Highs and lows. Peaks and troughs. Swings and roundabouts. Life’s a rollercoaster sometimes: high on happiness one moment, plunged frighteningly the next.
The last month has been a rollercoaster ride, so that laughter has dissolved to tears and moods plummeted with the same speed they’ve risen. Smiles have vanished like sunshine with gathering autumnal cloud. And reappeared with the same warm suddenness.
The highs were huge and swiftly soaring: we laughed as we barrelled 82 kilometers down a river that flowed with water the colour of gin through the throat of an East European canyon where bears lurked (we were told) and where, to my astonishment (though given apparent susceptibility to serpentine same I ought not have been surprised) I almost put my hand upon a snake: that, Dimitri told me solemnly, would have put paid to white water rafting and landed me in hospital. A last family holiday we told ourselves: before the big kids dig their heels in and say, ‘uh uh, not this year thanks’.
Wine-soaked giggles (because the next day you take cognisance of precisely just how many glasses jostled for table space when you register that dull headache and the photographs) over dinner to celebrate my son’s 19 birthday. He takes his ID to the pub as his broad boyish grin is youthfully deceptive. I wish I had one: a smile that made people query my 40 odd years because they think I look younger than I am (alas the crinkling tread of crow’s feet give the game away ‘at least’, say my girls, ‘you can tell you’ve had alot to laugh about, looking into the sunshine’. Quite I say. And crinkle again).
A heart-stopping pride when the same boy was offered a civil engineering apprenticeship. We tease him: can we come to you for a loan we ask, and he beams broadly, that face-splitting smile. He’s employed. Has a job; proudly signed a contract, put his name to a company pension plan. Does it seem possible that I have a child on a payroll? I want to cry. But in a good way.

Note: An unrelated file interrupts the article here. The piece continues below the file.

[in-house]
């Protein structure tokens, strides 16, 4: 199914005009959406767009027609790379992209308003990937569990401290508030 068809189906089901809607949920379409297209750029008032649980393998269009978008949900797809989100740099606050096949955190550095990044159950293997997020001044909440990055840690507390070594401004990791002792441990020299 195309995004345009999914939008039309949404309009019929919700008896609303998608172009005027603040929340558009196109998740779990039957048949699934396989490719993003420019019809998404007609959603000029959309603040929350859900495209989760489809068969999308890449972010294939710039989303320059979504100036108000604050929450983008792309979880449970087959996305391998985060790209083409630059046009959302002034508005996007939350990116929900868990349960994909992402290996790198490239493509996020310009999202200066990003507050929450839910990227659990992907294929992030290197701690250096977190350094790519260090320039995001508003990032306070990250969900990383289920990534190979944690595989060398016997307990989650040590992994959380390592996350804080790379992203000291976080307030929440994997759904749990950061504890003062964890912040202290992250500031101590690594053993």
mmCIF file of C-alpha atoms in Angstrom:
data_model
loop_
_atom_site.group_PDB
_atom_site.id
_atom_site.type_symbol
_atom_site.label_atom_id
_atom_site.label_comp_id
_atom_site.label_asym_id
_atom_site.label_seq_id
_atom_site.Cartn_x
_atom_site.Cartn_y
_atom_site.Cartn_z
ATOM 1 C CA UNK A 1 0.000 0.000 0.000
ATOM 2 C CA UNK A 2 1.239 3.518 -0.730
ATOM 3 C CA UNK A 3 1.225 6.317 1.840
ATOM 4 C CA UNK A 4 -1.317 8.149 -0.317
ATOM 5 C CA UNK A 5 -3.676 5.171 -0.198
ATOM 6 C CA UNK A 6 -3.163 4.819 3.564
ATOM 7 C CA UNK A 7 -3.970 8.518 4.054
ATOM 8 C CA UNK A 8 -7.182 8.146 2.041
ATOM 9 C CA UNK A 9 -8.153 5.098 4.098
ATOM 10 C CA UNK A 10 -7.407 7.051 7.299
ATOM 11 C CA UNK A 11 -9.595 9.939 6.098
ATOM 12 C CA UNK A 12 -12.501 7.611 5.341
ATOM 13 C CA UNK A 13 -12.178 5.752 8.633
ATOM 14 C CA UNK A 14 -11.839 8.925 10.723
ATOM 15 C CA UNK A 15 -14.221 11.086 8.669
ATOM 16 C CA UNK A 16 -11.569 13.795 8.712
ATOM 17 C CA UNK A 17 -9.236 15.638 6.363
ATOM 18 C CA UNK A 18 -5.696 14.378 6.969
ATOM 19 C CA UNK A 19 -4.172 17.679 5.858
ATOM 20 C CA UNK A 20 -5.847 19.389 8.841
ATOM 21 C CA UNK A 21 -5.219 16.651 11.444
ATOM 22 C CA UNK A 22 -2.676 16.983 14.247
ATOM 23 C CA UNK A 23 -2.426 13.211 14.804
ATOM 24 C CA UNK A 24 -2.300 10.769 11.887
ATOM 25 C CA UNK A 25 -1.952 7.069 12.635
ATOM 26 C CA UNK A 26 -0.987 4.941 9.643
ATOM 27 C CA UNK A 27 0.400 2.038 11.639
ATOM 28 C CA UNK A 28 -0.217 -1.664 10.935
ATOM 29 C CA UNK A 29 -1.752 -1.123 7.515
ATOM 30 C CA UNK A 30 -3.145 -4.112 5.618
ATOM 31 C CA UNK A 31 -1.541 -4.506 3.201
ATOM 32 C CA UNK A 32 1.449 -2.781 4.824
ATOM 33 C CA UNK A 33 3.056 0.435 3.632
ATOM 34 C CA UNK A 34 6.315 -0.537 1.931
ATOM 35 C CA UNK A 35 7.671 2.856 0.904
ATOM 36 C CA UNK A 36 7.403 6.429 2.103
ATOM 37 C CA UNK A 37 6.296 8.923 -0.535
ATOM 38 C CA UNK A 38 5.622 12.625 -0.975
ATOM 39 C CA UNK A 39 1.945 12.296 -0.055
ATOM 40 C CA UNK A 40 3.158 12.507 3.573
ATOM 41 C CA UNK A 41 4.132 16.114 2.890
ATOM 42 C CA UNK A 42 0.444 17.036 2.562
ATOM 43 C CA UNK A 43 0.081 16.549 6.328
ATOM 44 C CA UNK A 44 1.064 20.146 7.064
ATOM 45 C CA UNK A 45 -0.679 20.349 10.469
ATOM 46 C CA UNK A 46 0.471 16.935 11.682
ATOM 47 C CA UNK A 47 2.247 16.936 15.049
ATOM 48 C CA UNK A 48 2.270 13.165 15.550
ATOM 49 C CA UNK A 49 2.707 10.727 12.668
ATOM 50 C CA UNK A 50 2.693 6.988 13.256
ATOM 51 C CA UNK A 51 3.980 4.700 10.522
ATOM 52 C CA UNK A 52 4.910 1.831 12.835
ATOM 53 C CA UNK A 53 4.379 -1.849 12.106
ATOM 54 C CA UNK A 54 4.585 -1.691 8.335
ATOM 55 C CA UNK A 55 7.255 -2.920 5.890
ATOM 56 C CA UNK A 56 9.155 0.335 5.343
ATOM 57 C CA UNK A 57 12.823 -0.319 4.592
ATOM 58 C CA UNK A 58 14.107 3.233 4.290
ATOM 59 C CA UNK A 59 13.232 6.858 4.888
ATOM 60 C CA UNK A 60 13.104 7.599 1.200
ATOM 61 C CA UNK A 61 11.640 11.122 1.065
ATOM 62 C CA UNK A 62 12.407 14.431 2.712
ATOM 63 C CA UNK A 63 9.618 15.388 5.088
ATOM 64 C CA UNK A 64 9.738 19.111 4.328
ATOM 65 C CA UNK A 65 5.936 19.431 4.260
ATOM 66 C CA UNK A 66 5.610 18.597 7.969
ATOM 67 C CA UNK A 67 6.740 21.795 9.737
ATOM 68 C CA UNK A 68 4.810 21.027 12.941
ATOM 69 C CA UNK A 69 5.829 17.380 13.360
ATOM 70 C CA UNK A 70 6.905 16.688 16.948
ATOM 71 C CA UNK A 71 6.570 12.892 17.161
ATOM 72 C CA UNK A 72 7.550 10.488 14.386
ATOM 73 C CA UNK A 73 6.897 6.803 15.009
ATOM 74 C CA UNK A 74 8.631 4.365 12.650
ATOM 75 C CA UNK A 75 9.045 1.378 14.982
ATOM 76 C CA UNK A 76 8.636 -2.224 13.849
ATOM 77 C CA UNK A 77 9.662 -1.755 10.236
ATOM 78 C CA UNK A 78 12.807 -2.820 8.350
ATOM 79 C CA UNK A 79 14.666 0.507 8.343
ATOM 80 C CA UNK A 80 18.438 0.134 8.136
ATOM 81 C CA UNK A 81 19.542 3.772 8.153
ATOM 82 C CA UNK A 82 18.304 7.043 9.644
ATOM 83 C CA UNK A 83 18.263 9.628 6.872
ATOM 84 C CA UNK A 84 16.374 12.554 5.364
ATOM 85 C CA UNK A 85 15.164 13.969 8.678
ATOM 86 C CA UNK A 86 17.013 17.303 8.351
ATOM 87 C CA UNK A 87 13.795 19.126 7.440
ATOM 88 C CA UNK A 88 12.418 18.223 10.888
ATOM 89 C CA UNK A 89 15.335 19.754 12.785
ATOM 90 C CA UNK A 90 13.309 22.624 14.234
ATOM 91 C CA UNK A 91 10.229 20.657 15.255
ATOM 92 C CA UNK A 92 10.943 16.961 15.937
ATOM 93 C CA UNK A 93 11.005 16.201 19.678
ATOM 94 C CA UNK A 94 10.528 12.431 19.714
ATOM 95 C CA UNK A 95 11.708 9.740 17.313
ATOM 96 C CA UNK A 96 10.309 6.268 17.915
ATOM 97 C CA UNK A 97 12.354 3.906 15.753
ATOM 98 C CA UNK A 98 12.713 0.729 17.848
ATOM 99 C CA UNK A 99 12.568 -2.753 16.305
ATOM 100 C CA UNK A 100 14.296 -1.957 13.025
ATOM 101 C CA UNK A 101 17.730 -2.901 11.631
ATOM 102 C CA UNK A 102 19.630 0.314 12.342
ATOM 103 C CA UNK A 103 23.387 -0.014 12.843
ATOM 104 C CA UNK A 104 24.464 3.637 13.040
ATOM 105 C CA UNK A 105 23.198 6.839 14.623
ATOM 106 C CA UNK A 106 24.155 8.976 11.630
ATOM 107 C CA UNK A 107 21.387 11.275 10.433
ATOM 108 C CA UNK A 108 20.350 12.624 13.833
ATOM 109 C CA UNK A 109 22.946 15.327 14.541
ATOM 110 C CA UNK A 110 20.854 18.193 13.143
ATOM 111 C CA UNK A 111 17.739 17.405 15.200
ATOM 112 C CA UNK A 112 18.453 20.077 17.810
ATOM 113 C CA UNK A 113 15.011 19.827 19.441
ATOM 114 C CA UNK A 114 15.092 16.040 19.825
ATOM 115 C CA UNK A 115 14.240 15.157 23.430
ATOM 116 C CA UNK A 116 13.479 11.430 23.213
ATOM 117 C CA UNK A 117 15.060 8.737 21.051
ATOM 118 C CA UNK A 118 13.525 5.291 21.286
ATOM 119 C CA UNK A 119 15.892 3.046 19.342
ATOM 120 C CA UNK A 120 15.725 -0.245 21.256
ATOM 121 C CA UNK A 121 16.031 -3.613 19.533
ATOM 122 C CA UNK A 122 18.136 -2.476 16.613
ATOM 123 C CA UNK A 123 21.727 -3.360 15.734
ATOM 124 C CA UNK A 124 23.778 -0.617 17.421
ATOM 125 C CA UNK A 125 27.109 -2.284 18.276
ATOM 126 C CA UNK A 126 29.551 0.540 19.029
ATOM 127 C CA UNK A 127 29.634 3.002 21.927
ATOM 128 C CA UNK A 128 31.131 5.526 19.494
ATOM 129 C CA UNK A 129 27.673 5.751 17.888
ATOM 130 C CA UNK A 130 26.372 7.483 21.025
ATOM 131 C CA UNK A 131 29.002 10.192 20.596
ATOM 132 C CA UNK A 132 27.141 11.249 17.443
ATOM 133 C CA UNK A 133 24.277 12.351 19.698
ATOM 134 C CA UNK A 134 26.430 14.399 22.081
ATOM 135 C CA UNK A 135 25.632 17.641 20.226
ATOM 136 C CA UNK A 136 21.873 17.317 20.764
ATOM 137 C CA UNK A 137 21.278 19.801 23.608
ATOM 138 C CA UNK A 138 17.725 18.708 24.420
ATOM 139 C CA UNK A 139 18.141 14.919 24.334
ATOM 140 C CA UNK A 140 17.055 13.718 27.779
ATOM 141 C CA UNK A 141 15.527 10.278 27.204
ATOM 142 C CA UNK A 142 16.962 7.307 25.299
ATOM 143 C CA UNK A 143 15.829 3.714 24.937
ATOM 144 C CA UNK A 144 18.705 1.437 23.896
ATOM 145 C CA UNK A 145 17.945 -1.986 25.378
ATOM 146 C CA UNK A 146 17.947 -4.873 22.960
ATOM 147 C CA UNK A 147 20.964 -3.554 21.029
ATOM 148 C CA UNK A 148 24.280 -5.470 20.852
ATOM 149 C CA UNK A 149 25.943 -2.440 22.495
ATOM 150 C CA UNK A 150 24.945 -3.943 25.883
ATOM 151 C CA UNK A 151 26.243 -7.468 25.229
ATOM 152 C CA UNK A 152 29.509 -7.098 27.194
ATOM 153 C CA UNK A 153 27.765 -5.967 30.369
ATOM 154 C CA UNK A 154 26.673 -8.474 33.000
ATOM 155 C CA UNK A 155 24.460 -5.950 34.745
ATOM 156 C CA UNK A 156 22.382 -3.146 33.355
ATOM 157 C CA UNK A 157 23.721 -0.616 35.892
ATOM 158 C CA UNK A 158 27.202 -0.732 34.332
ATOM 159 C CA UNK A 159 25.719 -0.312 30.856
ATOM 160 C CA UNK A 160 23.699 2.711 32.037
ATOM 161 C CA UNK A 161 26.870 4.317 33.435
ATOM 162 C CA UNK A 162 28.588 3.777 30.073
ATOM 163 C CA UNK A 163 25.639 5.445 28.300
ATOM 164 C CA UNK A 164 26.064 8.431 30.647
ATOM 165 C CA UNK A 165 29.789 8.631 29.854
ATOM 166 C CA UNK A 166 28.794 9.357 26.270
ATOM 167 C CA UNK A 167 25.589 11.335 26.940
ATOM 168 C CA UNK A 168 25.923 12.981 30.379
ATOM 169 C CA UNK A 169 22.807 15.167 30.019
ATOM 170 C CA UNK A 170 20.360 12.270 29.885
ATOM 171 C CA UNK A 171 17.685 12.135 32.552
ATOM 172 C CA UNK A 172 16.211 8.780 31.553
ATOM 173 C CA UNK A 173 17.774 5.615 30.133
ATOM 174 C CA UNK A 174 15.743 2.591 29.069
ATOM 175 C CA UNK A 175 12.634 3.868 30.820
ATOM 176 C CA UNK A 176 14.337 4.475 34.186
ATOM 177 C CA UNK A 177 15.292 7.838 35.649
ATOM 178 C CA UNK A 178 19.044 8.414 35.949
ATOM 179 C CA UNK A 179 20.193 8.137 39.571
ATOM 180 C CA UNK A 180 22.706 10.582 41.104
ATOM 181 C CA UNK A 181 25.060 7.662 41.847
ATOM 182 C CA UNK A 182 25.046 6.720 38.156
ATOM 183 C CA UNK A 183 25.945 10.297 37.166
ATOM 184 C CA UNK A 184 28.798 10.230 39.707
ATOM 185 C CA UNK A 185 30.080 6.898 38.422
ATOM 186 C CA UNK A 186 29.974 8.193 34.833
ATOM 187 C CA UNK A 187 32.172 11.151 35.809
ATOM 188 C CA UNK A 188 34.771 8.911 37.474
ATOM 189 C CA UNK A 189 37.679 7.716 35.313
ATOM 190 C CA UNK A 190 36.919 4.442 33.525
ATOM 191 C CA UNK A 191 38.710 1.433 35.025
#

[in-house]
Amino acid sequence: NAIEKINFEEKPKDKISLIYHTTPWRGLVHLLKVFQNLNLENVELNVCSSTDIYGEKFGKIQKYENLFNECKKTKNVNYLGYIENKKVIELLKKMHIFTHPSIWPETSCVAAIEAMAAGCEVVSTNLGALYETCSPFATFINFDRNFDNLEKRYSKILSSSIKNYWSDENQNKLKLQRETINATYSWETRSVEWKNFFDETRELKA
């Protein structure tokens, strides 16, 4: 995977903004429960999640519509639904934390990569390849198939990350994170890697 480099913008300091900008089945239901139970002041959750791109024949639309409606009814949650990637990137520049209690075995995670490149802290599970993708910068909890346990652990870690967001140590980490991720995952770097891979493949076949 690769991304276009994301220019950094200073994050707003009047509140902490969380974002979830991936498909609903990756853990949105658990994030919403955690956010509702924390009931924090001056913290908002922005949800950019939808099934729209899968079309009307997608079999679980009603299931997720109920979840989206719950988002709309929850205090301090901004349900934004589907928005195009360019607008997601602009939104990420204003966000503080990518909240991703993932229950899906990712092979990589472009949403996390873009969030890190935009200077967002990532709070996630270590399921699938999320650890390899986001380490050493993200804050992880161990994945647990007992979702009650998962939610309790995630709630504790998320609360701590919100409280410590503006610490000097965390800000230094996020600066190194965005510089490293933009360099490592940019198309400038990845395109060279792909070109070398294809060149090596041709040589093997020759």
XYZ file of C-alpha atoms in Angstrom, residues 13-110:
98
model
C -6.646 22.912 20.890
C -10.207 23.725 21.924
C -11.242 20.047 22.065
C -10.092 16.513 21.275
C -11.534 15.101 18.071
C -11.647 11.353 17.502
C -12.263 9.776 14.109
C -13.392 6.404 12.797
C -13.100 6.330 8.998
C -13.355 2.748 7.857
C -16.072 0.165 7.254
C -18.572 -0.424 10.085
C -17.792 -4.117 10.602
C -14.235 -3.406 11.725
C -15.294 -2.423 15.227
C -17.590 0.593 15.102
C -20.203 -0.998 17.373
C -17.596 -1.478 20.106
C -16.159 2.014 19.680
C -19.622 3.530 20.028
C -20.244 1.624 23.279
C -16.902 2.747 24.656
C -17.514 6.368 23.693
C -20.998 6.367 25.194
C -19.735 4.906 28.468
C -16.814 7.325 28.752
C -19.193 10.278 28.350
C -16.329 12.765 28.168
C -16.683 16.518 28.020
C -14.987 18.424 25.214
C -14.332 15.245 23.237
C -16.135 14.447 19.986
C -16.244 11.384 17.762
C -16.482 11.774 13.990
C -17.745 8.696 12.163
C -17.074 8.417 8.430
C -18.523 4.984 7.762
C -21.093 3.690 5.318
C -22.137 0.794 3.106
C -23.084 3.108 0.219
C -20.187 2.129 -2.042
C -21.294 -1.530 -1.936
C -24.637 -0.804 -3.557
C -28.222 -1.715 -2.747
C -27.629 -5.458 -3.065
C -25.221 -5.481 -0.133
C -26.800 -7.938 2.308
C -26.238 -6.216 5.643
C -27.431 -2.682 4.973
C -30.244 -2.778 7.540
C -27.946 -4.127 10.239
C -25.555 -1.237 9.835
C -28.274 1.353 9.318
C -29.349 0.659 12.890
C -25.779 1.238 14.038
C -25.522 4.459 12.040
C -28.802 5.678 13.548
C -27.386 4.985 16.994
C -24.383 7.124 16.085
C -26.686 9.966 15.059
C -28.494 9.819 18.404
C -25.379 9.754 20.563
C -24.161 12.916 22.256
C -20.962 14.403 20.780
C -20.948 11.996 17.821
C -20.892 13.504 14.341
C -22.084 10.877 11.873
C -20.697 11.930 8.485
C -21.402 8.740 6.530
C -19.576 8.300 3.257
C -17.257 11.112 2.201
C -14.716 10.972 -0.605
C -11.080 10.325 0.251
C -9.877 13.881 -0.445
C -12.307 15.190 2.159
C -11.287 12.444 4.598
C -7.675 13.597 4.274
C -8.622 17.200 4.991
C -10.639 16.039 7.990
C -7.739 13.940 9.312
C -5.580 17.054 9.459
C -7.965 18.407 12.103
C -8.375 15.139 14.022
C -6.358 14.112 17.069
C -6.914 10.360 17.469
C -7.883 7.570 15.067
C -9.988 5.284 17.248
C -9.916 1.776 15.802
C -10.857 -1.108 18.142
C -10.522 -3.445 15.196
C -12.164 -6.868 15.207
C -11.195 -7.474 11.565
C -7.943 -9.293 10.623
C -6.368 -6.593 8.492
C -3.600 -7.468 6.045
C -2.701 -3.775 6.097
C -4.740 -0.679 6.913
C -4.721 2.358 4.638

And the lows. When they put their shoulder to the task they shoved fiercely and forcefully.
It was hard, very hard, to hug Hat goodbye as she began boarding school a week ago. A lump was lodged squarely in the back of my throat refusing to budge for the smile that I had cemented to my mouth. Until after we’d bidden her farewell, hastily on a chapel lawn, and then it dissolved behind dark glasses. If she didn’t cry was it OK that I did? So long as she didn’t see me, I told myself.
The House Mistress said, and it surprised me given our children’s electronically mailed, digitally expressed missives, that a letter in the post would always be more precious than one delivered on a screen (“they can pop it under their pillows to re-read after lights out” she explained). Royal Mail hasn’t seen such business in a long time: I have written to my daughter every day since Sunday. Sometimes I just say, ‘I hope you are having fun. I love you, Mama’.
And the news that my dear, dear labrador Kanga died suddenly yesterday. That was a searing low that prompted a whole new deluge of tears. Her absence will gouge even deeper the gap that Hat’s going away to Proper School has dug.
But that’s life isn’t it: peaks and troughs, highs and lows, swings and roundabouts? Love and loss and laughter and letting go and saying hello?